TSB: One common theme that appears in your book is that of keeping horses as best suits their nature, with plenty of grass/hay and turnout, and opportunity for socialization with other horses. You assert that many problems with which we are faced today are solved when these basic needs of the horse are met. Can you tell us a little about how your ranch horses are kept? Do you find that they are, for the most part, content in their work and less prone to vices because of their management?
Heather: Our ranch horses are kept outdoors in large paddocks or at pasture. They are never indoors, and this simplifies or resolves/avoids some of the management and health issues that arise when horses are confined too much or kept indoors. Yes, I think they are more content in their work because they have more chance to just be “horses” when they are not working. They definitely do not develop “stable vices” because they are never kept in a stall.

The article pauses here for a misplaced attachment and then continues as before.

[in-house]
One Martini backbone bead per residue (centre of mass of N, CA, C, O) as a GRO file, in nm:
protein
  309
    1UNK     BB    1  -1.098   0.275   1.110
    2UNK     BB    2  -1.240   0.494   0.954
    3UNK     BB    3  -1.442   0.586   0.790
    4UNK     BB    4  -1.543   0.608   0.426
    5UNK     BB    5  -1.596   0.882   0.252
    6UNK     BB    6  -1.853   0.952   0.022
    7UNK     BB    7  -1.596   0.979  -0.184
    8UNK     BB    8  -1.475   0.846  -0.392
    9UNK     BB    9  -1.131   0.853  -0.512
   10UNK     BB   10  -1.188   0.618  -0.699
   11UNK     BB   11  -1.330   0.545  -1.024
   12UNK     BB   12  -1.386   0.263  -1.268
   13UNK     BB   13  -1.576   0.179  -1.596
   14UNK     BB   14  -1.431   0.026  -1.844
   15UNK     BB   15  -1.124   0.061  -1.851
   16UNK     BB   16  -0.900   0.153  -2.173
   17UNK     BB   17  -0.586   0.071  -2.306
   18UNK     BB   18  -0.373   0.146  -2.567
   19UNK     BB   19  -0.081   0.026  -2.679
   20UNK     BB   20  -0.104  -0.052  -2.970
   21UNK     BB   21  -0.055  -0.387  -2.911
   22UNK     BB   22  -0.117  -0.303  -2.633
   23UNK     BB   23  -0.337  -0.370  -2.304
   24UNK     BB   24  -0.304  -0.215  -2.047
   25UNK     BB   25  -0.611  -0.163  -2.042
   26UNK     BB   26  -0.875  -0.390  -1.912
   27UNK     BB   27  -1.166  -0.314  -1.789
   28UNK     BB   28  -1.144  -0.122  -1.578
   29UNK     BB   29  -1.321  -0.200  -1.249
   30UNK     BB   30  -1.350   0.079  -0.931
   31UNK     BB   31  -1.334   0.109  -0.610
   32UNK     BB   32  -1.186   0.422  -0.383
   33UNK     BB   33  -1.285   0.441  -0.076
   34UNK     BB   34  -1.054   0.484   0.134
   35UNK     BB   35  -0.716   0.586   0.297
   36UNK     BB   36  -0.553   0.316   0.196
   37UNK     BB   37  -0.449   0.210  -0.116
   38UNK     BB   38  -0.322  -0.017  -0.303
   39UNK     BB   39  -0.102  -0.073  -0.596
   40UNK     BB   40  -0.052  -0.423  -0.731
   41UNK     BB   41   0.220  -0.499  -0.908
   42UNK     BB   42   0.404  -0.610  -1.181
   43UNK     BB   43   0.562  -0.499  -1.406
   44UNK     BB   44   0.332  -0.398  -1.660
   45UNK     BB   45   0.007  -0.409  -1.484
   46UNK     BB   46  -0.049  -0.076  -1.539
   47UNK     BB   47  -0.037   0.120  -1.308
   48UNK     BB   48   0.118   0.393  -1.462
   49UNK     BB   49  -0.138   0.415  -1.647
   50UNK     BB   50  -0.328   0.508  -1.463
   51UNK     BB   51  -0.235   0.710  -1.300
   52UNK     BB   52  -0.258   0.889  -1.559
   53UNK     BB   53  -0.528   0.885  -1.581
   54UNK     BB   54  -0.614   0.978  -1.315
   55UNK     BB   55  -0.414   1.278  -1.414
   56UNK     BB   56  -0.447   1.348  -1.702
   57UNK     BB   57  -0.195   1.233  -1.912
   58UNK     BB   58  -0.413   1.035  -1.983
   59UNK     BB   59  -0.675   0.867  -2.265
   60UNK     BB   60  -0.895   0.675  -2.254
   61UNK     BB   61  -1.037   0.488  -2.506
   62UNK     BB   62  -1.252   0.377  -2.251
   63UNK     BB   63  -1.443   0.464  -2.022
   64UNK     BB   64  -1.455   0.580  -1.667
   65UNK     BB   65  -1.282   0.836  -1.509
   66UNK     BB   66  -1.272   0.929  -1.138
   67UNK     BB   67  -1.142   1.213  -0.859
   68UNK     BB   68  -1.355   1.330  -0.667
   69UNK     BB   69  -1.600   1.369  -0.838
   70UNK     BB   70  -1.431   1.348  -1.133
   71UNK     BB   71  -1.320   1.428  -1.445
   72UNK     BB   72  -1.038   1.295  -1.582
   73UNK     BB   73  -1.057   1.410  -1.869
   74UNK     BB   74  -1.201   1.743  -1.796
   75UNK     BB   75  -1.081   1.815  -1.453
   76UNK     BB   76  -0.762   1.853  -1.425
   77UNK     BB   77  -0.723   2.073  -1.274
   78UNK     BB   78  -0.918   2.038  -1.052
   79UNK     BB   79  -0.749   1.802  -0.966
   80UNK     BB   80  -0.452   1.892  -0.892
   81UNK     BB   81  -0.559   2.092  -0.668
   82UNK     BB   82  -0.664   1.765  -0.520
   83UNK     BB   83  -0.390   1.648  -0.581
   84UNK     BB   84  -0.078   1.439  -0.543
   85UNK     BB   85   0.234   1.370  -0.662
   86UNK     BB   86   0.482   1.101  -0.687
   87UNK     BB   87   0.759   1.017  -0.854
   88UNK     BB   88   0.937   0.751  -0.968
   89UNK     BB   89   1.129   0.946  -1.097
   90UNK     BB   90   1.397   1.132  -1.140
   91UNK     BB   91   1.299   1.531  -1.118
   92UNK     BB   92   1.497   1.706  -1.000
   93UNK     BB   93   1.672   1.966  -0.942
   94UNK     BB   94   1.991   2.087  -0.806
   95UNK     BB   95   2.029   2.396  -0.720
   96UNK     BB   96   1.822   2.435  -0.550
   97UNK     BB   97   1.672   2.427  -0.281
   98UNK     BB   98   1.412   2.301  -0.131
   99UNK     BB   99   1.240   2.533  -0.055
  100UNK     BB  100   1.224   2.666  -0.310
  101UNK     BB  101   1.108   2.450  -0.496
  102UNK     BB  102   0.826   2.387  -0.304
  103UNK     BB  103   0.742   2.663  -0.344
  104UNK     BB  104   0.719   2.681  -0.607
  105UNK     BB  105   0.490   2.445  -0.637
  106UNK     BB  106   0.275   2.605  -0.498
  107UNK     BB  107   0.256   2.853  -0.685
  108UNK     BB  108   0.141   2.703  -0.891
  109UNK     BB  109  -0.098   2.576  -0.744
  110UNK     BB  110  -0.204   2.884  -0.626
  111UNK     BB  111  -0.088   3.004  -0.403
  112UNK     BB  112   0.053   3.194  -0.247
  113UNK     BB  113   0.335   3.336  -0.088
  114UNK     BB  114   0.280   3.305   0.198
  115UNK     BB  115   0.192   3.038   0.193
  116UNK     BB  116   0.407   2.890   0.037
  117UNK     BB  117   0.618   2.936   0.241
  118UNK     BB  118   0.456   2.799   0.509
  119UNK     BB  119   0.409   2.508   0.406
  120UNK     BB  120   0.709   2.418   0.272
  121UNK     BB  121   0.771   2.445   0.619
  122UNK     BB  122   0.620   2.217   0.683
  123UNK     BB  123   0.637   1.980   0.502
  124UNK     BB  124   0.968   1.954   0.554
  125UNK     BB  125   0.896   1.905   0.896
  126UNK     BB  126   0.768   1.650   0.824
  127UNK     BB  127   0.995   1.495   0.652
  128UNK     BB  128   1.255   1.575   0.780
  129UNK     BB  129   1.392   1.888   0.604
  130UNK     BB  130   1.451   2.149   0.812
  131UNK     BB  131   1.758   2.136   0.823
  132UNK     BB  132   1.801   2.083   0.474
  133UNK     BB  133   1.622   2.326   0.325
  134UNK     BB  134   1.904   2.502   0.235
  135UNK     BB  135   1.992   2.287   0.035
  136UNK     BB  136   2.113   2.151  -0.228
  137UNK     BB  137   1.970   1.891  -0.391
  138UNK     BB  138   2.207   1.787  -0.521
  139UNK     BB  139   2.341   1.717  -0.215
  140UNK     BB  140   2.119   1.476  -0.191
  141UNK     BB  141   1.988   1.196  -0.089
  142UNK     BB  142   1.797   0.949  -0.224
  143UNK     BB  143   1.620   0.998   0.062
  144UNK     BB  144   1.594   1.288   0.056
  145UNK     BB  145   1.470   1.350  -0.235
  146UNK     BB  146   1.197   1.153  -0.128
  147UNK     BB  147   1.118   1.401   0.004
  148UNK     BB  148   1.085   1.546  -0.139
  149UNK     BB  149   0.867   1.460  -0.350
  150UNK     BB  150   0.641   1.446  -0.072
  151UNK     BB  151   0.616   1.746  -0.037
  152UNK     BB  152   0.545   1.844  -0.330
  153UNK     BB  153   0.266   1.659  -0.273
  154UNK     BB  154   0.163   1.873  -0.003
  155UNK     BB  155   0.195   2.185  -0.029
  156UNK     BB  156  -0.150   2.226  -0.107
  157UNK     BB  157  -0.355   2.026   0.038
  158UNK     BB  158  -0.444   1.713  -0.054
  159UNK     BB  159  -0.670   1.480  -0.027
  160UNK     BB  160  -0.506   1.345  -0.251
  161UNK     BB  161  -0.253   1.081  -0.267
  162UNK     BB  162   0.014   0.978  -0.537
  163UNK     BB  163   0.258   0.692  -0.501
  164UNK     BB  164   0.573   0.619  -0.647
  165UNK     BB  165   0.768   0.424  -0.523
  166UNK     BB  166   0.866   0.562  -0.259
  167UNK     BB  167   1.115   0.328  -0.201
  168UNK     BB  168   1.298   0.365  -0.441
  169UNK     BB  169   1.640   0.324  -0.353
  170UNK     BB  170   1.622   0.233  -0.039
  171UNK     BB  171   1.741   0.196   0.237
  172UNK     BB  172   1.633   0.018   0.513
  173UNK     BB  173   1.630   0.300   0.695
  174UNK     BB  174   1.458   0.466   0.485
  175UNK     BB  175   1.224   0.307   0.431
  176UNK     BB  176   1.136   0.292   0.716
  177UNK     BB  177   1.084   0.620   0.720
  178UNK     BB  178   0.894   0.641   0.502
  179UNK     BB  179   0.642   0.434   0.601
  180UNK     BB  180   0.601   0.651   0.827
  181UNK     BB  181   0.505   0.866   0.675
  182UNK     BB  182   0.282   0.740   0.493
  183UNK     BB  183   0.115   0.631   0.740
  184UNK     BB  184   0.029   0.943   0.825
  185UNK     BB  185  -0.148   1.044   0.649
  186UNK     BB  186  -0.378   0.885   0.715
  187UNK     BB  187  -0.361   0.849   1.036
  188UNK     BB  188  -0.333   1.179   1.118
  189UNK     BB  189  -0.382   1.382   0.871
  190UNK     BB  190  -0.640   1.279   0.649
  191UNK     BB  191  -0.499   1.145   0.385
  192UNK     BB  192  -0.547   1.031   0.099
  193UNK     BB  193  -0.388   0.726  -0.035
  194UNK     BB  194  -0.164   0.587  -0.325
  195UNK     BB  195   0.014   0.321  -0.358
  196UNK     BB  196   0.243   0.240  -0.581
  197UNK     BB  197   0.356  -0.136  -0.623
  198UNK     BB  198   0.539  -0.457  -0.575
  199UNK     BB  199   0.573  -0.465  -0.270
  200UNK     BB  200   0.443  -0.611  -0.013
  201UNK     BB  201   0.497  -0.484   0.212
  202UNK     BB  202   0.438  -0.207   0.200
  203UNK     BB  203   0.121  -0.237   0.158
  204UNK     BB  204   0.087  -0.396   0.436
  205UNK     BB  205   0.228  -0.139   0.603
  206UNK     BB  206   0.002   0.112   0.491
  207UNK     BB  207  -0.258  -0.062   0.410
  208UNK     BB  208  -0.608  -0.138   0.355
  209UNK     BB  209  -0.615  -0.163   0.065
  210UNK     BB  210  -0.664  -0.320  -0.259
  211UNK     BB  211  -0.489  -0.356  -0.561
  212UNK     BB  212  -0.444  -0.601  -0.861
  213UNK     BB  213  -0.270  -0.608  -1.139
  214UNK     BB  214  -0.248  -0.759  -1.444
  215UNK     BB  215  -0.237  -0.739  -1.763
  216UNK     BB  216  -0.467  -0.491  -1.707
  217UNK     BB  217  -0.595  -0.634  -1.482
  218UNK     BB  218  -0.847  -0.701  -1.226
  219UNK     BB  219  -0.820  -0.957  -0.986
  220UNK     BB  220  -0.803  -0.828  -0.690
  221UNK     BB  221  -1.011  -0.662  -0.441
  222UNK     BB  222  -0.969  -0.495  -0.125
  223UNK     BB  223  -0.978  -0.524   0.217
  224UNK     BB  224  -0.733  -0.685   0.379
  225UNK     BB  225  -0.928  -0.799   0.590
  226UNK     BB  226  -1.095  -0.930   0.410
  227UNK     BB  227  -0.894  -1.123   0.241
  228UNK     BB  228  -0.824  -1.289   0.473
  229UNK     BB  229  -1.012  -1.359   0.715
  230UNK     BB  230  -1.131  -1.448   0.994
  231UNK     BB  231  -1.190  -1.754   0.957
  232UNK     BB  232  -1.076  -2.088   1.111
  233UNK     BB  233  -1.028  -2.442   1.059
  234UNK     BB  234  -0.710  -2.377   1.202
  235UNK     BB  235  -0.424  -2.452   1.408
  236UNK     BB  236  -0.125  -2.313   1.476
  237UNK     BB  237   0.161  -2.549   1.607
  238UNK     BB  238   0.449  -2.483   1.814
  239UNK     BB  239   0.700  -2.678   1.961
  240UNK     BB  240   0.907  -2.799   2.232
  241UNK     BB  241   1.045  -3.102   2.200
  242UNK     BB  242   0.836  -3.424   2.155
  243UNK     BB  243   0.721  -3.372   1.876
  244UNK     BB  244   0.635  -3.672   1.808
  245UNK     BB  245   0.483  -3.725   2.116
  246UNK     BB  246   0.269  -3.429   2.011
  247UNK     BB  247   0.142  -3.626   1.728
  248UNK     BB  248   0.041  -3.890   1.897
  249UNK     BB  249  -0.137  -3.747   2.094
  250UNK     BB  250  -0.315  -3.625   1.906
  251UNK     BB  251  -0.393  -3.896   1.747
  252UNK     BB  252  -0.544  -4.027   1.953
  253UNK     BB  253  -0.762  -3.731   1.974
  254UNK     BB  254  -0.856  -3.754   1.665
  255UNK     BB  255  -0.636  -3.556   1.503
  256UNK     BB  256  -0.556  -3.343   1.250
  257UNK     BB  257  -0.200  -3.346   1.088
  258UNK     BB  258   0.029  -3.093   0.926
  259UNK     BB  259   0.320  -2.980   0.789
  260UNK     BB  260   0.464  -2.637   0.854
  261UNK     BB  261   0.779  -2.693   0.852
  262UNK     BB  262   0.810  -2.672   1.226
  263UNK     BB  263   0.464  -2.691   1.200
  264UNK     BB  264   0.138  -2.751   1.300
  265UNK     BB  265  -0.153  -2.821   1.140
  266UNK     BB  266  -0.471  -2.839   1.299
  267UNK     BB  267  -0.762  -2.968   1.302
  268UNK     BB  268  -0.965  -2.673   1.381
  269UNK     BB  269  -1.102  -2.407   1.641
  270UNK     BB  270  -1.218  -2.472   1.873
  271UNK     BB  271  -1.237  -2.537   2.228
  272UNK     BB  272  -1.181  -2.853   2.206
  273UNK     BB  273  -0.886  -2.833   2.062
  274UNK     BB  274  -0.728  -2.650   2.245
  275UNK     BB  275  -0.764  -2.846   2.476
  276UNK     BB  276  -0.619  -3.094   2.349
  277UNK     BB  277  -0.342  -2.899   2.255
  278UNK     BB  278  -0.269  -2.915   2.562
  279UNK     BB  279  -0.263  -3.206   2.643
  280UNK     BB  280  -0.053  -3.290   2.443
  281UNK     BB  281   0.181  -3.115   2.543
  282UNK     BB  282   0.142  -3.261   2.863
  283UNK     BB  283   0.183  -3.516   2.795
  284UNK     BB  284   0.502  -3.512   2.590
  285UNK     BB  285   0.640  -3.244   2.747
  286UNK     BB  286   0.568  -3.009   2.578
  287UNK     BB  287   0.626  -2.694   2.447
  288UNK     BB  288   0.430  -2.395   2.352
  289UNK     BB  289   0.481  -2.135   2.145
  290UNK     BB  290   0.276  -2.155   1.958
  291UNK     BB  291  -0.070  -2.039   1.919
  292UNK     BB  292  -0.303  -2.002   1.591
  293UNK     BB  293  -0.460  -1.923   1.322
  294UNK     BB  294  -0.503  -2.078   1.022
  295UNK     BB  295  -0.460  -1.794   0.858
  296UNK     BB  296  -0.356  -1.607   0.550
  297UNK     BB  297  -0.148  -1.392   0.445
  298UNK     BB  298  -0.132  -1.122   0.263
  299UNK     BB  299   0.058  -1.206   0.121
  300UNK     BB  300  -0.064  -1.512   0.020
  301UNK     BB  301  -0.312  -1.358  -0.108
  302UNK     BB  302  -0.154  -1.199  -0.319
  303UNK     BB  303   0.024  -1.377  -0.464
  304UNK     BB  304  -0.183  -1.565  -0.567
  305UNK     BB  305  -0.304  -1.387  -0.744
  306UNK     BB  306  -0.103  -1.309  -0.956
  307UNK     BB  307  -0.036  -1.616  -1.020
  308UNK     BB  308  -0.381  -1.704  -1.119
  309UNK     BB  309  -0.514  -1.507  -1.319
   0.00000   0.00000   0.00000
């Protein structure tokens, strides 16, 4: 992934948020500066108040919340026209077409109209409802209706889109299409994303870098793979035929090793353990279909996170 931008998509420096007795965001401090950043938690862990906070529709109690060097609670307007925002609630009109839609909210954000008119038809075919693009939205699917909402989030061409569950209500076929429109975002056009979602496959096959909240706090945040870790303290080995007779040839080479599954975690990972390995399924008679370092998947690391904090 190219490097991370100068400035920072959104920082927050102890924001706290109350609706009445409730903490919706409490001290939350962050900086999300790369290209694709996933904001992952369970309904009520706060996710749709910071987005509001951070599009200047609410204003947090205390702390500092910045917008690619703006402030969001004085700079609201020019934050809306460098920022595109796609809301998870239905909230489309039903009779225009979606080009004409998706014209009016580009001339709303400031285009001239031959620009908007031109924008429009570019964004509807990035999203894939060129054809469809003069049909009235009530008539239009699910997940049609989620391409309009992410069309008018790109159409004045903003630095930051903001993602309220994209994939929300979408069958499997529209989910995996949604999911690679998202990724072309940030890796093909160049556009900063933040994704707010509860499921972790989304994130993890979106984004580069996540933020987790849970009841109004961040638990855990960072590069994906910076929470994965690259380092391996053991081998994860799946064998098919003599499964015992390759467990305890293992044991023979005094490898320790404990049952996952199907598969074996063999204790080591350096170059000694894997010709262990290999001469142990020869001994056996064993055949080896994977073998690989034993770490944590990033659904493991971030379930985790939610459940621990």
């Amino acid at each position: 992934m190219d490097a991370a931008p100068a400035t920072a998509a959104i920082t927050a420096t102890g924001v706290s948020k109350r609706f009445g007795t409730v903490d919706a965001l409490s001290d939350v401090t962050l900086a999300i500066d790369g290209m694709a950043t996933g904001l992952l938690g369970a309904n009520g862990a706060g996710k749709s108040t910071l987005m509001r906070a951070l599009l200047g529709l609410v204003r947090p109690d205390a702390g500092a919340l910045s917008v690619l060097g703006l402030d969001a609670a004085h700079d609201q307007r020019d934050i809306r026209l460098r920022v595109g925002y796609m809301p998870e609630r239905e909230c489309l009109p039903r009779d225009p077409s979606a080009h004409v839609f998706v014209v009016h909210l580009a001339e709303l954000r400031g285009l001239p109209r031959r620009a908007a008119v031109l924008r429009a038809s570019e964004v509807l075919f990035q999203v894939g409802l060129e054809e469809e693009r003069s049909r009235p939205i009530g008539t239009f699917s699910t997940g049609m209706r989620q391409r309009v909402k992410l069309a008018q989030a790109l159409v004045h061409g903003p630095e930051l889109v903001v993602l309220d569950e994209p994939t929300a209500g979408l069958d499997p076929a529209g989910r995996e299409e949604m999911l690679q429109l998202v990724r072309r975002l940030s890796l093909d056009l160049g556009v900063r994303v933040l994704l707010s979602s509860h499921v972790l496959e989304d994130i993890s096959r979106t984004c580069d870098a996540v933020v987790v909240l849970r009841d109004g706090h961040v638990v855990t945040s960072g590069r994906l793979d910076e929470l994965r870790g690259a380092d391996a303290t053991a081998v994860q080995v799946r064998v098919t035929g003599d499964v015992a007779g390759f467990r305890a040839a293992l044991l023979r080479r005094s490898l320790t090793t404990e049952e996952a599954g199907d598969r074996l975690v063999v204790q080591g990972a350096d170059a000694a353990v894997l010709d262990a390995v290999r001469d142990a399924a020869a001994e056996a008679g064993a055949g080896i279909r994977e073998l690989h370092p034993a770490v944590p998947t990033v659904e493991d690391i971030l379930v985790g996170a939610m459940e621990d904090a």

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TSB: You and your husband raise beef cattle on a ranch in Idaho. What is your favorite thing about ranch life? What’s the hardest thing about it? Are you finding that your family is committed to preserving some or all of the ranching life traditions for the children/grandchildren in the years ahead?
Heather: My favorite thing about ranch life is being able to work outdoors with animals, to put their needs first in the daily routine of chores, feeding, etc. My favorite tasks are working with the cattle and being able to use our horses to check cattle, fences, water sources on the range, and move and work cattle. The teamwork we develop with a good horse is very satisfying.